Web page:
January 21, 2006
Updated February 3, 2006
Evo Morales’ election in Bolivia, with an unprecedented (for that country) 54 percent of the vote, is seen and analyzed here mostly in political terms. He is a former head of the coca growers union and opposes the U.S.-sponsored attempts to eradicate the production of coca. He has talked about nationalizing the natural gas resources now owned by foreign corporations. “We’re not just anti-neoliberal, we’re anti-imperialist in our blood,” he proclaimed at a recent campaign rally. These things will be more than enough to ensure that he does not get a fair hearing here in the United States.
But we would do well to step back from the politics for a moment and look at this election in economic terms. This explains a lot what is happening in Bolivia, and indeed across most of the region. Bolivia is the poorest country in South America — its GDP (or annual income) per person is only $2,800, as compared to $8,200 for the Latin American region and $42,000 in the United States.
Bolivia has also been subject to IMF agreements almost continuously (except for eight months) since 1986. And it has done what the experts from Washington have wanted, including privatizing nearly everything that could be sold. Among the most notorious was the water system of Cochabamba, which led to the famous “water war” against Bechtel (the buyer) in 1999-2000 after many residents got priced out of the market. The country’s Social Security system was also privatized.
But nearly 20 years of these structural reforms — or “neoliberalism” as Morales and most Latin Americans call it — have brought little in the way of economic benefits to the average Bolivian. Amazingly, the country’s per capita income is actually lower today than it was 25 years ago. And 63 percent of Bolivians live below the poverty line.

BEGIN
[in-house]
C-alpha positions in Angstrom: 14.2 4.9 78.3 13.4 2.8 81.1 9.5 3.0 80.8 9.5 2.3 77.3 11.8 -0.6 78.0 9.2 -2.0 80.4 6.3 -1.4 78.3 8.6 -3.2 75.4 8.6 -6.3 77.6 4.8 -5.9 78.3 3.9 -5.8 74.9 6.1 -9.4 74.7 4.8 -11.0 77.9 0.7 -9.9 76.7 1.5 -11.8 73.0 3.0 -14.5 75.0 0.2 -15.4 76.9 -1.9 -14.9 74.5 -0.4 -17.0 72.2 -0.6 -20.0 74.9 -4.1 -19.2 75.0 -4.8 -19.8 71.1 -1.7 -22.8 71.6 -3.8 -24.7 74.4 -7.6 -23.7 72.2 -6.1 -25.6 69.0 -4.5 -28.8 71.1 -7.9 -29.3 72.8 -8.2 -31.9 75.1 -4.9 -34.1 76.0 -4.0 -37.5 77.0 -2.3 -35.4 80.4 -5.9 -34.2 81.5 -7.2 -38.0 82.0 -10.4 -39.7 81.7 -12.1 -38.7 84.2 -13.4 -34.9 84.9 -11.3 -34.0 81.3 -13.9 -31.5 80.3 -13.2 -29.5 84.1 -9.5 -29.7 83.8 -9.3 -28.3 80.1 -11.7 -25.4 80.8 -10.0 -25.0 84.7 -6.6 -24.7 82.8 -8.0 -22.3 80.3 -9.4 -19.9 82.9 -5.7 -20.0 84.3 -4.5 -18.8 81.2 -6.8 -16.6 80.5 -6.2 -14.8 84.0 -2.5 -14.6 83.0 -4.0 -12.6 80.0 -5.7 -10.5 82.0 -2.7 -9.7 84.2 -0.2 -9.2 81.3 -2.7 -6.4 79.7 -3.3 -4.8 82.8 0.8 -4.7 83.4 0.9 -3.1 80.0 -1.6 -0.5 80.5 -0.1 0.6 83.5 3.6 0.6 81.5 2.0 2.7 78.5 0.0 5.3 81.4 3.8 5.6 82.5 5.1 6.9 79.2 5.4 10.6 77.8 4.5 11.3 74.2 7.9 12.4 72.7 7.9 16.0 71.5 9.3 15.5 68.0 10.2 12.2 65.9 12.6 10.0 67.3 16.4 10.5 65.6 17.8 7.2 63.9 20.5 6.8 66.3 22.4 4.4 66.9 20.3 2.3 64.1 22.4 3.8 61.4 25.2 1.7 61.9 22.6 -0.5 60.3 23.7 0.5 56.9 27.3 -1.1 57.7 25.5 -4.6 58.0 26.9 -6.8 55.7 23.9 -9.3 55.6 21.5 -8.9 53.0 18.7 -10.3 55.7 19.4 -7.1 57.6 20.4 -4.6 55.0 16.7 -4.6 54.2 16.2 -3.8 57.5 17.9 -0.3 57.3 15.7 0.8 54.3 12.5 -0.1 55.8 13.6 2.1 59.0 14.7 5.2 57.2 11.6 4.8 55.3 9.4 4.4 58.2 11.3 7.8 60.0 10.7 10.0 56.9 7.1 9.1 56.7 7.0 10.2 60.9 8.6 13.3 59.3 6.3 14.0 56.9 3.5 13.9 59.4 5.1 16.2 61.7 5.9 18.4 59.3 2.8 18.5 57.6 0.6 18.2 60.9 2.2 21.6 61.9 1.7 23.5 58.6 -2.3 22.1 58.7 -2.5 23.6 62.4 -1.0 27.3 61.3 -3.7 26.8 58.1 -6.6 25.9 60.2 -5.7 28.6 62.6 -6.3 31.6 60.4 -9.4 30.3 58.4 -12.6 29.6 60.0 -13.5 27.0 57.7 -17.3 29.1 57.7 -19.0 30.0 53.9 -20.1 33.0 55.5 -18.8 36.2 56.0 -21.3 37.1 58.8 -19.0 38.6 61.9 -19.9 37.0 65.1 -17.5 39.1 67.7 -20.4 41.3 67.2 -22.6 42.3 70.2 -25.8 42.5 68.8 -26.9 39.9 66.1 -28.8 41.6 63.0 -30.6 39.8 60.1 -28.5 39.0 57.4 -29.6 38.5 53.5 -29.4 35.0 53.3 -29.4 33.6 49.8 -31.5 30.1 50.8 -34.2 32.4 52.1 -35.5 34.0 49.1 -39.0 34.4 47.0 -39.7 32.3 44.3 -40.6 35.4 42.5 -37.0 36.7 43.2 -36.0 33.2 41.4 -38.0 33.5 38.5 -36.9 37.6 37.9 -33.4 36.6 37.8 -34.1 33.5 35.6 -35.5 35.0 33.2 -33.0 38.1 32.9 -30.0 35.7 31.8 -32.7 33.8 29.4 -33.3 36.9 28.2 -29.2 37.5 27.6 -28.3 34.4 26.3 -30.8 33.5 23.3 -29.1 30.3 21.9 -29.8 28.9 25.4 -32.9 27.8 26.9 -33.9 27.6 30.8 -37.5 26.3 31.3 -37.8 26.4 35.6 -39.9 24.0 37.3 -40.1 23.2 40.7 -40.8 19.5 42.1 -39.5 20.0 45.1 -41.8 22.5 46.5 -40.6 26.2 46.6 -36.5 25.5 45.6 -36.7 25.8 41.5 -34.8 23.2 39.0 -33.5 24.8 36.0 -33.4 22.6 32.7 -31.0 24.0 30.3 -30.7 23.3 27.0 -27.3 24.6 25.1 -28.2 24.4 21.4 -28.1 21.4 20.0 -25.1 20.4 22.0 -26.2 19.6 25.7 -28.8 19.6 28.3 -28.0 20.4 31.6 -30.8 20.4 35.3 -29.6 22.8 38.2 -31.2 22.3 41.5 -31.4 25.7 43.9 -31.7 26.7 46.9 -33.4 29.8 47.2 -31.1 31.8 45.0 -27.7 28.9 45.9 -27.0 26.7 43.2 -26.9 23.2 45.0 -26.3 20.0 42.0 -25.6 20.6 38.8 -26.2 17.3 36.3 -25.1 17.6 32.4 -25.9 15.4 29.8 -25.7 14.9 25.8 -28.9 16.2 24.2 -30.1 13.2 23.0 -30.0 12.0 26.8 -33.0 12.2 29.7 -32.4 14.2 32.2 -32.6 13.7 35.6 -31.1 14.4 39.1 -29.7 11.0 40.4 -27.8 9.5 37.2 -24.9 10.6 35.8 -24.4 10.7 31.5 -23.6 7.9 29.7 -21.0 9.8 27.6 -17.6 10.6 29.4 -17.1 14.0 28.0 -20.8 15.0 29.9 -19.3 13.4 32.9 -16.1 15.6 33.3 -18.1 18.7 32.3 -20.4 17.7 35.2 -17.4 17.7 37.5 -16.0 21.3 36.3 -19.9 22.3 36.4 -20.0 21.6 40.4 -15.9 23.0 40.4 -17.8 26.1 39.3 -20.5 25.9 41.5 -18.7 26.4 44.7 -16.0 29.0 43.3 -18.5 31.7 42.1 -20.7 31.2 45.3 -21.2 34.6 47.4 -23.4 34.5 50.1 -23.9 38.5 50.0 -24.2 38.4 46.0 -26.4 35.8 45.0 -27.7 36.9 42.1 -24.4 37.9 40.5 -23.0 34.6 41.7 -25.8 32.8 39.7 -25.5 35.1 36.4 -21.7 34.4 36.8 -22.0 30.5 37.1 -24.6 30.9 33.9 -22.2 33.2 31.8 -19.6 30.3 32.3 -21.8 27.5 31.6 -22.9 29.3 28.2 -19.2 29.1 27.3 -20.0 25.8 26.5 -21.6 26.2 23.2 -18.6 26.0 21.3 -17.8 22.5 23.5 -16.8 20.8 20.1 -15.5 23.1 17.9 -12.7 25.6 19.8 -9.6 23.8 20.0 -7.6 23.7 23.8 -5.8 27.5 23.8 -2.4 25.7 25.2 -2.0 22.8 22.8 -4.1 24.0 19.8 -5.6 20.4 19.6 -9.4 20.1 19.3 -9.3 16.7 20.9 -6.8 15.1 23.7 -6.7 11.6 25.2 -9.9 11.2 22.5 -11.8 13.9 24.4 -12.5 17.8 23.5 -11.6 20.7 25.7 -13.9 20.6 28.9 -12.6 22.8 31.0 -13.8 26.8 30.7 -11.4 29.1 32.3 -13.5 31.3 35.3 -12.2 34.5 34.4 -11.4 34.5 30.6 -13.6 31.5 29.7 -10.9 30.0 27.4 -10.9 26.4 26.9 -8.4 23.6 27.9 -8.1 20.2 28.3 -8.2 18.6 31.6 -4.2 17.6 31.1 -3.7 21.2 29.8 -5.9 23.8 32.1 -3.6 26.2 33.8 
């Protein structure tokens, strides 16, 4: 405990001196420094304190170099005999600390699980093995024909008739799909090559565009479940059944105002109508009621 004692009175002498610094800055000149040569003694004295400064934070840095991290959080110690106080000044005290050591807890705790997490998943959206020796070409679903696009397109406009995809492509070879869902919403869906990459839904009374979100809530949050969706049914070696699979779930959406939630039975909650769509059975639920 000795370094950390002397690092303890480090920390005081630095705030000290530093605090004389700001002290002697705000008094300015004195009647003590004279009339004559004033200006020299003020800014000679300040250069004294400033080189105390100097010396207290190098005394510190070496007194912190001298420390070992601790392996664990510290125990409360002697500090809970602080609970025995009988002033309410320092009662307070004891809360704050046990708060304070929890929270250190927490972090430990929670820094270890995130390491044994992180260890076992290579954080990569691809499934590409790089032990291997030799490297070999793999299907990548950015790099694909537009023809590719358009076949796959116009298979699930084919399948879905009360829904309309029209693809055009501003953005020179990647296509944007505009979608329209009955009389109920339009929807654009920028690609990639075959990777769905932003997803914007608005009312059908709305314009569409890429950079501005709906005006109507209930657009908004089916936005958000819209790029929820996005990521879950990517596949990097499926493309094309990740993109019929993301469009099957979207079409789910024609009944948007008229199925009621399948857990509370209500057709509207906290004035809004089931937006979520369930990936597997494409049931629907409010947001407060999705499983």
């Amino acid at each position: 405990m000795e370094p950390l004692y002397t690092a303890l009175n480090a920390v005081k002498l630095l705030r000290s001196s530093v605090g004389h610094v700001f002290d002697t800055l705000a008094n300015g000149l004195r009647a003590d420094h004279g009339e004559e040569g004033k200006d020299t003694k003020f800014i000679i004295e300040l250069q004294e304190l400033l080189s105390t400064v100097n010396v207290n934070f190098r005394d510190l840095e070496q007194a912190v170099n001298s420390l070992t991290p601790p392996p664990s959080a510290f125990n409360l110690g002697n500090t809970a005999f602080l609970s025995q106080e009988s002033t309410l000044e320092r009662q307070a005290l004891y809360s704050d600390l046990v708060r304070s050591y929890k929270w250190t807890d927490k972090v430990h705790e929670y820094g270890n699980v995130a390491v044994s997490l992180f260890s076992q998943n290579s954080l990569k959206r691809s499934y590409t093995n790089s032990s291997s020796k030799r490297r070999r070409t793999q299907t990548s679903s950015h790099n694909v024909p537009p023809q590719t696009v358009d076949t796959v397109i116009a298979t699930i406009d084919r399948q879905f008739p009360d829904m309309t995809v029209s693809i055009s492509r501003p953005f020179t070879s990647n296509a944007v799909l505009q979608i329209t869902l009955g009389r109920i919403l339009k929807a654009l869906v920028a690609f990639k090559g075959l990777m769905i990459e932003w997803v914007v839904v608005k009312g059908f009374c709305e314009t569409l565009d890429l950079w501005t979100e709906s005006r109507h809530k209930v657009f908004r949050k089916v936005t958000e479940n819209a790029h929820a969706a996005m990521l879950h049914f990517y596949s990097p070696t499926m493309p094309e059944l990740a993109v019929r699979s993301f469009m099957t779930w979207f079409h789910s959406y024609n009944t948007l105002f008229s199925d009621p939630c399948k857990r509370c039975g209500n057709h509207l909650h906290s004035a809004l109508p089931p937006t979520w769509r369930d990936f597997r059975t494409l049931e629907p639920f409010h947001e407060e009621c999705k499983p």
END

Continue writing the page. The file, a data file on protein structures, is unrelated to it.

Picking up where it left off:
So Morales’ declarations cannot be dismissed as just populist campaign rhetoric. In fact, the economic failure of the last 25 years is both regional and unprecedented. For Latin America as a whole, income per person — the most basic number that economists have to measure economic progress — has grown by about 1 percent for the first five years of this decade. From 1980 to 2000, it grew by only 9 percent. Compare that to 82 percent for the 1960-1980 period — before most of the neoliberal reforms began — and it is easy to see that this is the worst long-term economic failure in modern Latin American history.
Here in Washington, most economists and policymakers have either ignored this profound regional economic failure or maintain that is has nothing to do with the structural reforms of the last 25 years. On the contrary, they argue that the reforms did not go far enough — and that is the position of the Bush administration as well.
But most Latin Americans aren’t buying it. This difference over economic policy — much more than drug policy, the war in Iraq, immigration, or Cuba — is the main thing that has set Washington on a collision course with most of Latin America. Evo Morales is now the sixth candidate in the last seven years to win a presidential race while campaigning explicitly against “neoliberalism.” The others were in Argentina, Brazil, Venezuela, Ecuador and Uruguay. And there will likely be more in the near future, as there are 10 more presidential elections scheduled in Latin America over the next year.
The connection between a set of policy reforms — implemented at different times in different countries — and the economic failure of the last 25 years cannot be proven in a scientific sense. And each country’s story is different. But there is considerable evidence that many of the policy changes since 1980 that have been advocated by Washington have contributed to this economic disaster.
Fiscal discipline is a good idea, but when the economy is in recession, it may be better to run a budget deficit, as we do in the United States. Inflation is always something to watch out for, but central banks can get carried away and set interest rates too high, stifling economic growth. This is especially true if they are completely unaccountable to anyone outside the financial sector or foreign financial markets.